IC: Absolutely. As I pointed out in my earlier post “The Problem Begins at the Platform”, our habit of passively hearing sermons is neither historically normal nor spiritually healthy for us, for reasons I give in detail. There are other ways for us to learn that are both more normal and more effective. And I wouldn’t be surprised at all if communal reading turned out to be one of them.

Tom: “Devote yourself to the public reading of scripture,” Paul tells Timothy.

IC: Yes. And we find the Lord himself practicing both reading and commenting on the reading in a public discussion forum in Luke 4. We are told this “was his custom”. It makes you wonder why it isn’t ours, doesn’t it?

Old Habits Die Hard

Tom: And do we really have to go to 1 Corinthians 14? Sure, it’s prophets and tongues-speakers Paul is correcting, not teachers, but it’s abundantly clear it was not a one-man show Paul was promoting when he told the Corinthians how to do things “decently and in order”.

The thing that’s amazing to me is that the modifications required to allow orderly participation of more than one godly, gifted man per gathering would not be huge. But we’re stuck in our little platform rut. We’ve never known anything else, and we don’t want to know anything else.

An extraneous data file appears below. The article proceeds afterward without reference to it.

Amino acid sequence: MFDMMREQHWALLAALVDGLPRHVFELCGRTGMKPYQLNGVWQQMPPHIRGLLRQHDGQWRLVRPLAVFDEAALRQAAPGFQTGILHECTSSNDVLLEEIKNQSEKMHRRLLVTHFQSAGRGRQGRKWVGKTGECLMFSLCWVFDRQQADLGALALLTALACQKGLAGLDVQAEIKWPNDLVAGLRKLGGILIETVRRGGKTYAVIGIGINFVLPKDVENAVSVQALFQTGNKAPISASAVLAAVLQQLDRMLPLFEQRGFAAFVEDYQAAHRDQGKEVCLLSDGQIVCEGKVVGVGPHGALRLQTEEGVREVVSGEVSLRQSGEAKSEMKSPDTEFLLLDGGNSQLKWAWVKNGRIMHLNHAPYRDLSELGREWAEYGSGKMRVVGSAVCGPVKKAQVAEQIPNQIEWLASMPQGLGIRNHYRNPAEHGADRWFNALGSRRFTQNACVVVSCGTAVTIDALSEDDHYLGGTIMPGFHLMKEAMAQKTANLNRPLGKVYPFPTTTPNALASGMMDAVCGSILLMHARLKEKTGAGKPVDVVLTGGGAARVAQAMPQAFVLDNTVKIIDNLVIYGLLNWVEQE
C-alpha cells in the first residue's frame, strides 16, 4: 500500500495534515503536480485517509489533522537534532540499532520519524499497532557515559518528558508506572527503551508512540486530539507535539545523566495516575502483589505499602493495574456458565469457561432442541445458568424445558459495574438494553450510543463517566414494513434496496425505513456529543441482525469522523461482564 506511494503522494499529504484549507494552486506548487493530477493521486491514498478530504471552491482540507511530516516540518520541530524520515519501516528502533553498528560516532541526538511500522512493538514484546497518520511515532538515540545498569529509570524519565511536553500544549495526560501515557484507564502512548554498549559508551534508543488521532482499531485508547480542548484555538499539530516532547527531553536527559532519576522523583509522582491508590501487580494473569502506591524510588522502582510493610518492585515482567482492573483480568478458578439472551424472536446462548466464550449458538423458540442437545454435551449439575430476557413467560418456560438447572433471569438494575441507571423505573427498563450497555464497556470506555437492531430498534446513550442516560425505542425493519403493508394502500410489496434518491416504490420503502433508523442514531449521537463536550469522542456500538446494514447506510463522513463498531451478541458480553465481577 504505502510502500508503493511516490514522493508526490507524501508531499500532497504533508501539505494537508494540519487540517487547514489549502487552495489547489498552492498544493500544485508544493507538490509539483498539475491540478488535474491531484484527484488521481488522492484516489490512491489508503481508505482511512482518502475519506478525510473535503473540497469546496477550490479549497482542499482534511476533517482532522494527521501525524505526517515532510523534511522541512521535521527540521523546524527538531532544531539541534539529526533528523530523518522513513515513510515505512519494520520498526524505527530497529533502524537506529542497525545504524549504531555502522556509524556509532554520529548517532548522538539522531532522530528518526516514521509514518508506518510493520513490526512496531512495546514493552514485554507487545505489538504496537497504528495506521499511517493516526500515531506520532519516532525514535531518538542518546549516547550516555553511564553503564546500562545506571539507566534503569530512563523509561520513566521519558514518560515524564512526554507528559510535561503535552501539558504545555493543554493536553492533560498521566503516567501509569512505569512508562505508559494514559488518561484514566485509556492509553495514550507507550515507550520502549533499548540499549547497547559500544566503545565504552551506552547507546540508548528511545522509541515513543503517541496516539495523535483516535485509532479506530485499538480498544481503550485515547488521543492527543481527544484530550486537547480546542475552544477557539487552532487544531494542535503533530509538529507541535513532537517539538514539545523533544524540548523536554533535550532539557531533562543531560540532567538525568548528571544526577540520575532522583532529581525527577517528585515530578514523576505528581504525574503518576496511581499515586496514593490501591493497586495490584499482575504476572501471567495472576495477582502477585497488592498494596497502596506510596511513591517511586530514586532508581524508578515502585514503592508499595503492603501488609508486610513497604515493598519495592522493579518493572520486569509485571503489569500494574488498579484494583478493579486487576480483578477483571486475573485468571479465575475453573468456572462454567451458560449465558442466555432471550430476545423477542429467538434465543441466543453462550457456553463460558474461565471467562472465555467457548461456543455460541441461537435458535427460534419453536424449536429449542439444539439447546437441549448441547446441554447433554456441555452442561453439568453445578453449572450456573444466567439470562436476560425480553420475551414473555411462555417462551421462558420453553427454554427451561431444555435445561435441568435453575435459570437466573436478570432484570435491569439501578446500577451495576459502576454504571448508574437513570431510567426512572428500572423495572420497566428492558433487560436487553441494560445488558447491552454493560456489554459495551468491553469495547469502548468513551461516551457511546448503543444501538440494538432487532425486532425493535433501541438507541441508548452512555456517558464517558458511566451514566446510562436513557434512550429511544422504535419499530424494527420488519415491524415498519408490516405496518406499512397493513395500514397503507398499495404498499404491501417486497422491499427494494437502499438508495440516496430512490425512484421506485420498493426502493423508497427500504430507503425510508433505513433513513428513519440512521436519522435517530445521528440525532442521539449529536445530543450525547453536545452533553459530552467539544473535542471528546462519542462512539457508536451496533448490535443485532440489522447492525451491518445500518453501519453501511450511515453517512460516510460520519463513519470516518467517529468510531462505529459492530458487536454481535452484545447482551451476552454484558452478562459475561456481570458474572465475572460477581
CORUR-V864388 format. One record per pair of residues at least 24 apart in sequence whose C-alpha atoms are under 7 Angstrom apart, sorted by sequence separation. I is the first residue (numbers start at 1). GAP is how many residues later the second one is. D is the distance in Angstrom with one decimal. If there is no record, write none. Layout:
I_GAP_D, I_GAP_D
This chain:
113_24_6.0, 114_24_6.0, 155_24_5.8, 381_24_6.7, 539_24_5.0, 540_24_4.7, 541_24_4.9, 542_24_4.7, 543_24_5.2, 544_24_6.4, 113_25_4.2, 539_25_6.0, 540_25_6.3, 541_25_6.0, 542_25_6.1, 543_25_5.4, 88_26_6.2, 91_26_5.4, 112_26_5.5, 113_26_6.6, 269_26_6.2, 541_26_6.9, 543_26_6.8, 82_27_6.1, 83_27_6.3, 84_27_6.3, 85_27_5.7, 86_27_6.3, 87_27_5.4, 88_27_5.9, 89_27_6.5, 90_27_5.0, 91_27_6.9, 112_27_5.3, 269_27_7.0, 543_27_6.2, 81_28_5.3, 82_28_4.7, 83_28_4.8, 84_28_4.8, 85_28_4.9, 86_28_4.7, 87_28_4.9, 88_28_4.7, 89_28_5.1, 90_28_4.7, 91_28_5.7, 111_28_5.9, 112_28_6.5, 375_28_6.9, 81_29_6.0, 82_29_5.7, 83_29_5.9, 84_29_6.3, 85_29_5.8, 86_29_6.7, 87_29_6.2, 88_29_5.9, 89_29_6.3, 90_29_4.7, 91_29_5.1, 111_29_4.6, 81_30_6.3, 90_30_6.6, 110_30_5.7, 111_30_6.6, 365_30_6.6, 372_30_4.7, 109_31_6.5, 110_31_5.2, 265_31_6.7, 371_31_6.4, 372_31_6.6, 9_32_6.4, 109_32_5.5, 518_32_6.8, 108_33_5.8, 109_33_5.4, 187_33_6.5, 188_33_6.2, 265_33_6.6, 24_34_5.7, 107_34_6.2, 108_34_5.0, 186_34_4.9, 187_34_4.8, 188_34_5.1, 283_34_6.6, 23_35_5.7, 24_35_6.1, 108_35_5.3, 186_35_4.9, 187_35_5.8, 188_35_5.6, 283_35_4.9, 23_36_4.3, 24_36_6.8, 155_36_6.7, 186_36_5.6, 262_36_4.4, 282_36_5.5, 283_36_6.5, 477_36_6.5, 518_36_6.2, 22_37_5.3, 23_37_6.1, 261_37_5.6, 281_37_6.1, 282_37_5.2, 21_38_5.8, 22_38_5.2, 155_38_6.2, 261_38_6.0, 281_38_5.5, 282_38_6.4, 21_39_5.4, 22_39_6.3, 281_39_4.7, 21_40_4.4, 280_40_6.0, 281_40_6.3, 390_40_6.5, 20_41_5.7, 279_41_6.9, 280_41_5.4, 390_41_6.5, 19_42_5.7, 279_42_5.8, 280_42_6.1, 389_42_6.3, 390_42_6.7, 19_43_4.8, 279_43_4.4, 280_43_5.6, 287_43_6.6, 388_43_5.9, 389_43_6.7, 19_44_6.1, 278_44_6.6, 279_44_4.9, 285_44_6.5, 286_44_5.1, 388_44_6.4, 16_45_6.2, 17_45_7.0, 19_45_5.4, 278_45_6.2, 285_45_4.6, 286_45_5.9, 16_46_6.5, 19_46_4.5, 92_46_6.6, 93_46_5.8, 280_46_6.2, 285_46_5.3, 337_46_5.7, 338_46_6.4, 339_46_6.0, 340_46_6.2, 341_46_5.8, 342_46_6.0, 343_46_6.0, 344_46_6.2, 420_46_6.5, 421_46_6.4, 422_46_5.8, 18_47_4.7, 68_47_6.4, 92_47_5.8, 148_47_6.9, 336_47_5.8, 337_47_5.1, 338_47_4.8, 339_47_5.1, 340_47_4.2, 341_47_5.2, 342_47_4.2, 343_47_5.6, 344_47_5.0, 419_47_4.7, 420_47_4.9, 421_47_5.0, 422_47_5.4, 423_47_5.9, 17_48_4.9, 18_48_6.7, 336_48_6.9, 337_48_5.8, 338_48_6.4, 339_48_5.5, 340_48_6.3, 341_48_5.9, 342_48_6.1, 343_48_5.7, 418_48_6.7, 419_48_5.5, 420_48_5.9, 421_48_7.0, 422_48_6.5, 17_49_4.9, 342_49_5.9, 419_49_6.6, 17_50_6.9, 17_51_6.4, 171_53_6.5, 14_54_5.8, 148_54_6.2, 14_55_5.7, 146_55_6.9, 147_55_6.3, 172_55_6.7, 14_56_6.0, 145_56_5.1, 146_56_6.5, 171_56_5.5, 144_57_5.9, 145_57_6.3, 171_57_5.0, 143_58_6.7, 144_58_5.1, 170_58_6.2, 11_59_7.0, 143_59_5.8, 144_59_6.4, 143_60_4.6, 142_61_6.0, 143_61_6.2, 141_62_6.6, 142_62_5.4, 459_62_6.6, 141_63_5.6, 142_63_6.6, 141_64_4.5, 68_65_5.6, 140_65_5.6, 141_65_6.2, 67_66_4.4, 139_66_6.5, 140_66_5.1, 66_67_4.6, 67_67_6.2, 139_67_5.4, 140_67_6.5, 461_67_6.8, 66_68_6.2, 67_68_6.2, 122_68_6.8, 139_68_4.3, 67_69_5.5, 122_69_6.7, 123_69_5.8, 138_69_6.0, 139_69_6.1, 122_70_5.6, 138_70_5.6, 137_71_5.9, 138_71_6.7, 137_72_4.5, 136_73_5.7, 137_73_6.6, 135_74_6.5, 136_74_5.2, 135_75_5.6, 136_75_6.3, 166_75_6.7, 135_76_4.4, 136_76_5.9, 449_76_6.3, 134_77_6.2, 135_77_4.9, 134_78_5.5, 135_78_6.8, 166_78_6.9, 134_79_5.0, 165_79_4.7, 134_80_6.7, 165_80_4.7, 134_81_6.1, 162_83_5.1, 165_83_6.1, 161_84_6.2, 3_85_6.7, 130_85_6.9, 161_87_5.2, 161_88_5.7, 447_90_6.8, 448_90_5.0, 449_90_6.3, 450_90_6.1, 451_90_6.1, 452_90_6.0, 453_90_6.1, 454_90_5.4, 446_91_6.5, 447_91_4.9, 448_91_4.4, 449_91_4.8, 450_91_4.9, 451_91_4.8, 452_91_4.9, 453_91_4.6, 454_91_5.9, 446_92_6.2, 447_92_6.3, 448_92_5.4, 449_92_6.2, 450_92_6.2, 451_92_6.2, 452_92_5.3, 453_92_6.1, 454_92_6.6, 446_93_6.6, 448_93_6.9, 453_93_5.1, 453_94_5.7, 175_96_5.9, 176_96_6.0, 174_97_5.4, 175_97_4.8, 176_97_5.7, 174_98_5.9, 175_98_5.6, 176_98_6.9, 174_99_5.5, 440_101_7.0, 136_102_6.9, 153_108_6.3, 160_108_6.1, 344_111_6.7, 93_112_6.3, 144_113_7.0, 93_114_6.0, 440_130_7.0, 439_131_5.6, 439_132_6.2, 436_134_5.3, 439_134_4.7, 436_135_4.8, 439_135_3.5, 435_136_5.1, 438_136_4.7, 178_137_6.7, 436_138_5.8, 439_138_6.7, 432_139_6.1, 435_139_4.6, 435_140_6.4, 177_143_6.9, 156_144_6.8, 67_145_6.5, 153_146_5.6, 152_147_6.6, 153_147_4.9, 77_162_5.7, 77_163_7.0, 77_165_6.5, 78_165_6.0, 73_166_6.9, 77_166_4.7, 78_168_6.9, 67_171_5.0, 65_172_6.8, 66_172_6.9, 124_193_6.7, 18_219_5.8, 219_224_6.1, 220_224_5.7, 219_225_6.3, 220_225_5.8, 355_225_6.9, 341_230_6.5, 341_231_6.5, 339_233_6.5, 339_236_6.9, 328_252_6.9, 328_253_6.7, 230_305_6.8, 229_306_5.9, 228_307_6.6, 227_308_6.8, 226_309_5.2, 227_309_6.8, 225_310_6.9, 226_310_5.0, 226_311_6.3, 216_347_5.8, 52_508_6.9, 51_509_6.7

IC: Well, the fear is that our old habits and patterns are the only “glue” that’s holding the whole ship together at the moment. If there were not the ritual performances, delivered in predictable order, then we’d be forced to an unnerving rethinking of our whole procedure. And I suspect that many congregations are simply not up for that. But if so, what does it say about us that we’re okay with stale, minimally-effective, rote behavior, but not okay with pushing our limits to be more effective and obedient to the Head of the Church?

Really, though: how much would a rethink actually cost us?